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Man's Best Friend

A rare and poignant memento mori photo of a dog:

The Dog's Cemetery, Hyde Park, London - from my personal collection:

Another rare piece, a memento mori cameo of a greyhound:

From The Vault: Walpurgisnacht!

As you stand under the darkened sky tonight, you may hear the rushing of bird or bat wing overheard, or the momentary blotting out of a constellation or two as they take flight.

On this night though, those are neither bird nor bat, for tonight - the sky is full of witches.

The 30th day of April is no ordinary night, however. Tonight is Walpurgisnacht - witch's night.

For many of us, our ancestors fervently believed in the stereotypical witches of old. Legally defined as an individual who voluntarily entered into  a pact with the devil, flew on a broom stick - or, according to varied customs and geography, travelled on the backs of goats, wild cats and rather unfortunate men. A witch's business would be exclusively conducted during the hours when darkness reigned. This "business" would consist of killing and feasting on children. In between meals of Jr. cheeseburgers, tater tots and baby back ribs they took a moment or two to desecrate a few Christian symbols. 

It was unquestionably understood that witches lived among us, ever cunning and watchful.  The good Christian, or at least those wishing to appear as such, lived their lives at the mercy of this belief. One must be ever vigilant and abide by the many rules and rituals that helped to safeguard the good men and woman of God. Extra care and protections were even more necessary on Walpurgisnacht  - the night that belonged to the witch. 

But, how did witches' night come to be? No one is certain and the day has been influenced and molded by many countries, cultures and spiritual beliefs through the centuries.

Celts referred to this eve of May as Cet Samhain - the opposite of Samhain or Halloween, as April 30th falls exactly six months after Samhain. It is believed on these two nights the veil between the worlds separating the living and the dead, the seen and the unseen thins; allowing  devils, demons and witches to mingle openly among us as they travel to their meeting places. Many of them will be on their way to The Broken, the highest mountain peak in the Harz mountains, surrounded by a deep, dark and wild forest that is often shrouded in thick mists. 

May 1st, or Mayday, and All Soul's day, November 1st, are known as cross quarter days, as they roughly fall between the equinox and solstice - a crossroads of the year as it were. Since the days of ancient Greece it is Hecate, goddess of witchcraft, who stands guard at the cross roads. There an unwitting traveller was likely to encounter ghosts and mischievous elementals, mysterious lights and music, witness the celebratory cavorting of witches and other beasties and even be in danger of permanently loosing his shadow.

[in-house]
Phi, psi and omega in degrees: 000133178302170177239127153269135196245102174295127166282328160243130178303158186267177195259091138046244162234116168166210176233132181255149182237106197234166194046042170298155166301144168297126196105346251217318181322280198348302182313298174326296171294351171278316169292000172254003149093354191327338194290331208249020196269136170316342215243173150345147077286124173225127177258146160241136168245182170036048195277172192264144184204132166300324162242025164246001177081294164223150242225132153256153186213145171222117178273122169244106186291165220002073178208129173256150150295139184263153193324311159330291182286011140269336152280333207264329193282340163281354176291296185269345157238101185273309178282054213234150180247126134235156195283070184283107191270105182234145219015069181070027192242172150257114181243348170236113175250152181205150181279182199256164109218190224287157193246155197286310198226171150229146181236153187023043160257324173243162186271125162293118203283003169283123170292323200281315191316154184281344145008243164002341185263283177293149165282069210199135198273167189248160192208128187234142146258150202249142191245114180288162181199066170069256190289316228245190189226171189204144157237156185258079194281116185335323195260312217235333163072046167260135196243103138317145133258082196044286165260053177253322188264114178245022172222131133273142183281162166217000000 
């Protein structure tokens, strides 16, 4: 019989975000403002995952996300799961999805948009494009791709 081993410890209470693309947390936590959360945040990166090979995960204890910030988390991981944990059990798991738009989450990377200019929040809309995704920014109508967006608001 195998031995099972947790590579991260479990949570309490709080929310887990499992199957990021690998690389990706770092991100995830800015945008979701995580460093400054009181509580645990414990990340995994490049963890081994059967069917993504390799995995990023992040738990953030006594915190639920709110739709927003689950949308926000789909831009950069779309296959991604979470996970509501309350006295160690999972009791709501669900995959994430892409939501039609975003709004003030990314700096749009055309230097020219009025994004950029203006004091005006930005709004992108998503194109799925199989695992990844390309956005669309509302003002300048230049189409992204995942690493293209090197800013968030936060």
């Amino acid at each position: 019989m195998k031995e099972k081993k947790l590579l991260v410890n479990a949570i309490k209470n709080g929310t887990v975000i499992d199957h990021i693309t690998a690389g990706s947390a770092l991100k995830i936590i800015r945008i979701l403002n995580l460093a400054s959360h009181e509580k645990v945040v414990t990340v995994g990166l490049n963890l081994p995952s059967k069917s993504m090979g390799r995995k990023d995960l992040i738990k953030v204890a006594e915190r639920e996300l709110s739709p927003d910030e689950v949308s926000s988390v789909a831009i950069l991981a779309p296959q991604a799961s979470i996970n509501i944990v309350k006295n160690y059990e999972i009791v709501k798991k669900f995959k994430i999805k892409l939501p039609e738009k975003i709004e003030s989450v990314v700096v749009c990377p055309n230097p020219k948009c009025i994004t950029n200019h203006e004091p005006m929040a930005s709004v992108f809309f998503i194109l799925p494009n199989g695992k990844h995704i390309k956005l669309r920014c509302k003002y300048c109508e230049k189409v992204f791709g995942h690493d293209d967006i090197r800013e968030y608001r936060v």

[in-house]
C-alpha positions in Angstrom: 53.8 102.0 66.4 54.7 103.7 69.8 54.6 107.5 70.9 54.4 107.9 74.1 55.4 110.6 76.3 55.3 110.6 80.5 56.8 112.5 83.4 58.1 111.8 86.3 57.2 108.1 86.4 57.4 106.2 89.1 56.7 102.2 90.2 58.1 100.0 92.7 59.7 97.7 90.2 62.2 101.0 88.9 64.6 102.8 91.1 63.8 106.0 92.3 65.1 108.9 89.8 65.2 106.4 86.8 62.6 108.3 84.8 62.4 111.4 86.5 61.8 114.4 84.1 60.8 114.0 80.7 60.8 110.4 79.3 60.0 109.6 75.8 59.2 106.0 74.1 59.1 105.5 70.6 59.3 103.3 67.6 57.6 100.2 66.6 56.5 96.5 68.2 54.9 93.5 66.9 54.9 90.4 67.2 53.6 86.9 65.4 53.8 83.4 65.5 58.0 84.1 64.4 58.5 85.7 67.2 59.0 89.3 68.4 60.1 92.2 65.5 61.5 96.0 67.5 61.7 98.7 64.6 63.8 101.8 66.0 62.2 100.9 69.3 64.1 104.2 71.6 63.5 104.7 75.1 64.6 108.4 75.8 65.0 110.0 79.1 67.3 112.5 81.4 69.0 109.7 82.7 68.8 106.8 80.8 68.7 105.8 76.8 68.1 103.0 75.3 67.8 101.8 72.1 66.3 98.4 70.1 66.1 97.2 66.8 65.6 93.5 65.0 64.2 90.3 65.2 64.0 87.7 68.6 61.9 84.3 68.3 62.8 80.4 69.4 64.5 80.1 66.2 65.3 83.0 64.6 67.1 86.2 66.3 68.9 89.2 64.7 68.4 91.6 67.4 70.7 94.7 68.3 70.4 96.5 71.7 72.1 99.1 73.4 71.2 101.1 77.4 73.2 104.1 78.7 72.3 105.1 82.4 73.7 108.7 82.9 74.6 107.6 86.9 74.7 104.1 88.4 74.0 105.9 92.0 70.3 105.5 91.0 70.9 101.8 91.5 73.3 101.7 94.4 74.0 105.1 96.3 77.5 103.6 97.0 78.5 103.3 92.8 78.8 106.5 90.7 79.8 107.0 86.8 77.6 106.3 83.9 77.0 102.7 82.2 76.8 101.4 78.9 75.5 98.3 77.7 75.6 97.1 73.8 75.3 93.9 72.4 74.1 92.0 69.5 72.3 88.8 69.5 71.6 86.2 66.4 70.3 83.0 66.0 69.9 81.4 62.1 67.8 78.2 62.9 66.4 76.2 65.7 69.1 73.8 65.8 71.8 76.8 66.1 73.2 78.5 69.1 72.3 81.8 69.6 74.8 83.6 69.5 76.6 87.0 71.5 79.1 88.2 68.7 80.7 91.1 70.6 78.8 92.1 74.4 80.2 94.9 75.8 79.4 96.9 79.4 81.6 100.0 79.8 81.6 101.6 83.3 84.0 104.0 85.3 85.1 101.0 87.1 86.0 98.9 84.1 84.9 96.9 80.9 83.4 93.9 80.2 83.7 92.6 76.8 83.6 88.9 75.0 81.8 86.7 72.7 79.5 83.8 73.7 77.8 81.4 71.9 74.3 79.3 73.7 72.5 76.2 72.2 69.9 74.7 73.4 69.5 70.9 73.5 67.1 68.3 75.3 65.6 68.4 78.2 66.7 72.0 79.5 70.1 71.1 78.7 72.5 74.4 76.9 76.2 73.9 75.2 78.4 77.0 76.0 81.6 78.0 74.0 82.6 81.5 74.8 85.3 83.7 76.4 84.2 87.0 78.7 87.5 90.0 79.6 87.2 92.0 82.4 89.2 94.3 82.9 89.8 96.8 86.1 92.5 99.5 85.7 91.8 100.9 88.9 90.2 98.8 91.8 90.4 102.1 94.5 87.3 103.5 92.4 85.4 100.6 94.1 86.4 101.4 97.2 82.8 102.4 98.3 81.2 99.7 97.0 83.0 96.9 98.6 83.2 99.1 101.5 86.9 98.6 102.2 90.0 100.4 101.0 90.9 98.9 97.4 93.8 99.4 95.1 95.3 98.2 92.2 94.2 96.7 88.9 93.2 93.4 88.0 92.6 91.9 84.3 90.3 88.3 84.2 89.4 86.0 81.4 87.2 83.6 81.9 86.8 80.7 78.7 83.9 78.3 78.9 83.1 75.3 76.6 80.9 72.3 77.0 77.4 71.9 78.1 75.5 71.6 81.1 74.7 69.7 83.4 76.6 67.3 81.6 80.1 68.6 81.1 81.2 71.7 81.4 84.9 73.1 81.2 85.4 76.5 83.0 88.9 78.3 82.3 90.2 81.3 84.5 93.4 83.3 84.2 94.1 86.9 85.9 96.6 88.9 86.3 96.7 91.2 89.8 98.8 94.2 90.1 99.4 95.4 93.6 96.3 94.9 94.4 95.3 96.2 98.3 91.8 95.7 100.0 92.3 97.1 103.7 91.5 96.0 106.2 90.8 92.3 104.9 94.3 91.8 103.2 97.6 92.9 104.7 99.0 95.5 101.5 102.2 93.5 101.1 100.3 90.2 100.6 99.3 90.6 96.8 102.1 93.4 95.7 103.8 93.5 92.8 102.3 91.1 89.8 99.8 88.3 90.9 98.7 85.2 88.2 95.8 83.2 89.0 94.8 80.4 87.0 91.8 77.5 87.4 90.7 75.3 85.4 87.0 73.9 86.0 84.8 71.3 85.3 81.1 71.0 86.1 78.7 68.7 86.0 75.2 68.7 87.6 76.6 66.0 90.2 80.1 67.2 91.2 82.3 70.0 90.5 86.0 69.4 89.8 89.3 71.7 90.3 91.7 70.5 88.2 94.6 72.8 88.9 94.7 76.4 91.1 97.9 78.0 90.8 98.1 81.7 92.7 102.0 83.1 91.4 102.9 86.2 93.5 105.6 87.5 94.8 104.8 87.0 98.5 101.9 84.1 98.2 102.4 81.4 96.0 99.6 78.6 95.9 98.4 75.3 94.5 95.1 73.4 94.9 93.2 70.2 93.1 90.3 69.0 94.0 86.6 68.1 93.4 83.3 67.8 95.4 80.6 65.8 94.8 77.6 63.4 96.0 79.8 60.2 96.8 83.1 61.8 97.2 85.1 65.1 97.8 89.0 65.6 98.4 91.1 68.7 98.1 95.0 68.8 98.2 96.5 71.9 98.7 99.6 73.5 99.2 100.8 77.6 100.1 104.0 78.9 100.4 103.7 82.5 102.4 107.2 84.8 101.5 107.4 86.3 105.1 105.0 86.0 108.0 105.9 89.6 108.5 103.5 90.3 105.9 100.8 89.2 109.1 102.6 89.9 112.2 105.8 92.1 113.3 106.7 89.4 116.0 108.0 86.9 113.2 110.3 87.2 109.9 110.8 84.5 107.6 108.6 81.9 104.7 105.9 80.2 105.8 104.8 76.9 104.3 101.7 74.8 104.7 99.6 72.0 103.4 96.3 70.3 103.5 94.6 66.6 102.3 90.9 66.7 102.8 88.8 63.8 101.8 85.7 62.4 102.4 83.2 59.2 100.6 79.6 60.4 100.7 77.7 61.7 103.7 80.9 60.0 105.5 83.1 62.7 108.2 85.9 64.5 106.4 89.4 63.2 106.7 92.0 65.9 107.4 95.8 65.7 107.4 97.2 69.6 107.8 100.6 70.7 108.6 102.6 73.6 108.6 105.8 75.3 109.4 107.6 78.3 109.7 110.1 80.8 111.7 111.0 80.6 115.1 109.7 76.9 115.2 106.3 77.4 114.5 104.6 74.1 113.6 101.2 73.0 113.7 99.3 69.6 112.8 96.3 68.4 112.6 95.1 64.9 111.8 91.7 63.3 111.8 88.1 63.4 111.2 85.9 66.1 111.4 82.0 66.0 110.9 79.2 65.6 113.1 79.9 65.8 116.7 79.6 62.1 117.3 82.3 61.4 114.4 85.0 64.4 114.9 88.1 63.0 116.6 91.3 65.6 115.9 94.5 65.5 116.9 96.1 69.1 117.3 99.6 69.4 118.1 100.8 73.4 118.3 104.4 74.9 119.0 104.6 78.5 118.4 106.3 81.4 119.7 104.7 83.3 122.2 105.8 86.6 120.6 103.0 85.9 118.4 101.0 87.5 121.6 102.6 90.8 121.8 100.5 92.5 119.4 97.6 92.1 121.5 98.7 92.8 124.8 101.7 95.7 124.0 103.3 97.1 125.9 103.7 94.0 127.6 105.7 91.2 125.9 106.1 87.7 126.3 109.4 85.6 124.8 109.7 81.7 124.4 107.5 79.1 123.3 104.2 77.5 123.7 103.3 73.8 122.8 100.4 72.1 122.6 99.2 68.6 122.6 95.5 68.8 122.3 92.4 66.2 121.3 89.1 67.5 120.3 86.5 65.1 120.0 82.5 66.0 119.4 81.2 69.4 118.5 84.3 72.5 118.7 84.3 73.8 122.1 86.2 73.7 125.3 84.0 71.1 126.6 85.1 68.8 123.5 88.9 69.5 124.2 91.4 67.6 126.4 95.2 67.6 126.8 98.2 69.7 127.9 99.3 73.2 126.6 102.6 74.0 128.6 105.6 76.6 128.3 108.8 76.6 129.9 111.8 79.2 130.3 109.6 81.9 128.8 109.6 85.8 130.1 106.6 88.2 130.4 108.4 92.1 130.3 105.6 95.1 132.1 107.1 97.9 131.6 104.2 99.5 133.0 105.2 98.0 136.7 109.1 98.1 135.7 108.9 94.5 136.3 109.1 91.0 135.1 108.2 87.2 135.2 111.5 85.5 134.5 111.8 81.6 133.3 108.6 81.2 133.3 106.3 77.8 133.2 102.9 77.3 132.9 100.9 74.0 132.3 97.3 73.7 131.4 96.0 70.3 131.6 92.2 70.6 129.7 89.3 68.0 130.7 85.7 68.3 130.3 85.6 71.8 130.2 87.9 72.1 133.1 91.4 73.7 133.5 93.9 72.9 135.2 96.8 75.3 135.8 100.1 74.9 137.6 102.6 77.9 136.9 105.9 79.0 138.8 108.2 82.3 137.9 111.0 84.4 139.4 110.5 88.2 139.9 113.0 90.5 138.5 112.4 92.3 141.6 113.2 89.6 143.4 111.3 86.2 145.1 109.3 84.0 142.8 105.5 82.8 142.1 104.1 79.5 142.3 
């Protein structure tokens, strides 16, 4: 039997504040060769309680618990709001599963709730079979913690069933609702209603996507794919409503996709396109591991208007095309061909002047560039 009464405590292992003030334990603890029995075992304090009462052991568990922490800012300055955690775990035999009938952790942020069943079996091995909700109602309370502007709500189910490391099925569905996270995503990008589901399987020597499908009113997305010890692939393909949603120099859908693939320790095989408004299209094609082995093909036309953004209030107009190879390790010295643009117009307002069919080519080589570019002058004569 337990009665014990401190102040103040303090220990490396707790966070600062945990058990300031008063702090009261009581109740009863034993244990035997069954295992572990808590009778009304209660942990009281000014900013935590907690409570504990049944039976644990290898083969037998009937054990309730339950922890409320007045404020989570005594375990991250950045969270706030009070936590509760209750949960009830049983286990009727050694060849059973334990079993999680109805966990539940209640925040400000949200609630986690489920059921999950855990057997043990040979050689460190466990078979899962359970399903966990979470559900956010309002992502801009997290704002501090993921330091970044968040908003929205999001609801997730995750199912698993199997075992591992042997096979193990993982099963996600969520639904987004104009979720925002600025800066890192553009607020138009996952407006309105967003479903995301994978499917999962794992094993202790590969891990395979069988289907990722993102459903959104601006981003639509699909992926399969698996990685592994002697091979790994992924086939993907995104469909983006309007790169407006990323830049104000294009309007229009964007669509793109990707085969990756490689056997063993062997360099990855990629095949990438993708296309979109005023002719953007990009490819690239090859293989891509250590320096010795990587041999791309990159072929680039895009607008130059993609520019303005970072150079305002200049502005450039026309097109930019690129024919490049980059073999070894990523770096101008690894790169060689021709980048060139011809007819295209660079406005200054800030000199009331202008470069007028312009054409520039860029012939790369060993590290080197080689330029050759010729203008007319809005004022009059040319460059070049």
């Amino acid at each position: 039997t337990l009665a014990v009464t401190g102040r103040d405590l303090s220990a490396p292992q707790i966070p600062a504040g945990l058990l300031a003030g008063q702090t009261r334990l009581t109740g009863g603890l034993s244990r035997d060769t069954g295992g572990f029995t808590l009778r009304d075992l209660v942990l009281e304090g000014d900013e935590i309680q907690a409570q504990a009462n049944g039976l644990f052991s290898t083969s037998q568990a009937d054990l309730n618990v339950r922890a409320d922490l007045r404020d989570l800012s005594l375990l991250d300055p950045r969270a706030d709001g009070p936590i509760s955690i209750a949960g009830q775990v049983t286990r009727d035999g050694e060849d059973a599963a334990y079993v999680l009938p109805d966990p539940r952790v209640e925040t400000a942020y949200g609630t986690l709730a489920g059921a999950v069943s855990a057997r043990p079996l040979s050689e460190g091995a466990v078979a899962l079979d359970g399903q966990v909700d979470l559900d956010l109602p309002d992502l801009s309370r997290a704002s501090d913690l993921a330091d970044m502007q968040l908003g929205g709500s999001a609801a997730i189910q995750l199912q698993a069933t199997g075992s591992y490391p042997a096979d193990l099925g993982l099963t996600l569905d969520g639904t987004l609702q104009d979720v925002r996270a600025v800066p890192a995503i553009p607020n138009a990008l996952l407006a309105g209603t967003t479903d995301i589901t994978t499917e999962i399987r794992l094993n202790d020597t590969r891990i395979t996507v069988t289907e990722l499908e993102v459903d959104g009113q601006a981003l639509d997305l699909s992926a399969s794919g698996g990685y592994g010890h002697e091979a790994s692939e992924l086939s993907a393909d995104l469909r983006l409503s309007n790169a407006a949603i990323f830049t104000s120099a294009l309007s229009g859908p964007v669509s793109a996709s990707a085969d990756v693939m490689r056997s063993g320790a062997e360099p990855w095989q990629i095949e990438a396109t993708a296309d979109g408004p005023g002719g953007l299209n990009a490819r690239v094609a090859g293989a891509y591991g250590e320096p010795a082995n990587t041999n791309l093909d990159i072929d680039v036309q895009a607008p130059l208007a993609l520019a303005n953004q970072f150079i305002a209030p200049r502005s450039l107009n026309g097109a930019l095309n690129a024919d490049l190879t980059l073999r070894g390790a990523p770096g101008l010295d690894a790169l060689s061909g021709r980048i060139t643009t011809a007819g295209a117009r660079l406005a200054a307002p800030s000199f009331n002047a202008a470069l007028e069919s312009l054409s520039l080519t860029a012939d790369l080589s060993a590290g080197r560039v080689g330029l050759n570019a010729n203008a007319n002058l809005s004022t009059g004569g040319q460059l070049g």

The classic German book for children, "The Little Witch," provides a rundown of exactly which witches were among Walpurgisnacht celebrants - mountain witches, wood witches, mist witches, marsh witches, storm witches, wind witches, flower witches and herb witches.

In many european countries it is Holda who rules the skies this night, as she files over their Spring fields with a hoarde of unbaptized children. 

Or the sorceress Walburga, who hides among the newly growing things in the fields or even inside the grains of wheat themselves. 

In France there is Dame Blanche, accompanied by her entourage of cats and owls. This white lady haunts bridges, watery, thorn filled ditches and smaller waterways. Incur her wrath and she will push you over a cliff, adorn your flesh with thorns or simply allow her kitties to devour you. 

As previously mentioned there are many Springtime festivals that, throughout history, have contributed and influenced Walpurgisnacht. The Roman's Floralia - the Medieval forest battle waged between King Winter and the May Queen. As dawn approaches, the queen is triumphant and human sacrifices were burned. In later years, human like figures made from straw are thrown to the flames. Such rituals were practiced as a guarantee of wealth health and prosperity. To forego them would mean certain doom for you, your family, your livestock and crops.

Livestock were adorned with bouquets of herbs in hopes of repelling mischievous fairy folk. Exits and entryways were protected in a similar vein - sometimes with crosses fashioned from the magical rowan or hawthorn tree. 

In parts of Eastern Europe pitchforks of hay were set ablaze and waved about. In scotland great bonfires were set in each village, while everyone danced around the fire commanding the flames to rise high enough to bourn the witches flying overhead. 

A familiar and common practice the world over was noisemaking, to scare away evil spirits, demons and witches. These practices are still common everywhere from China with it's fireworks, North American's with our traditional trying of cans to a newlyweded couple's car, to Western Europe with the reveling and banging of pots and pans. These, along with pounding wooden boards on the ground, ringing church bell and the firing of guns.  

Homes should be protected against witchcraft and deviltry as well. All brooms should be hidden away on Walpurgisnacht, lest a witch come and take it from you. Of course, never allow a strange woman who knocks on your door in the house. Instead, keep her busy by commanding her to count every blade of grass beyond your doorstep before you grant entry. 

My own definition of a witch is a woman who wields wisdom, femininity, strength and knowledge - all qualities equaling power - a magic in and of itself. This Walpurgisnacht, I ask you to remember, honor and respect witches and their place in the world, in our imaginations and most importantly, in ourselves. 

Artwork displayed is conceptual art from Disney, created for the film Fantasia.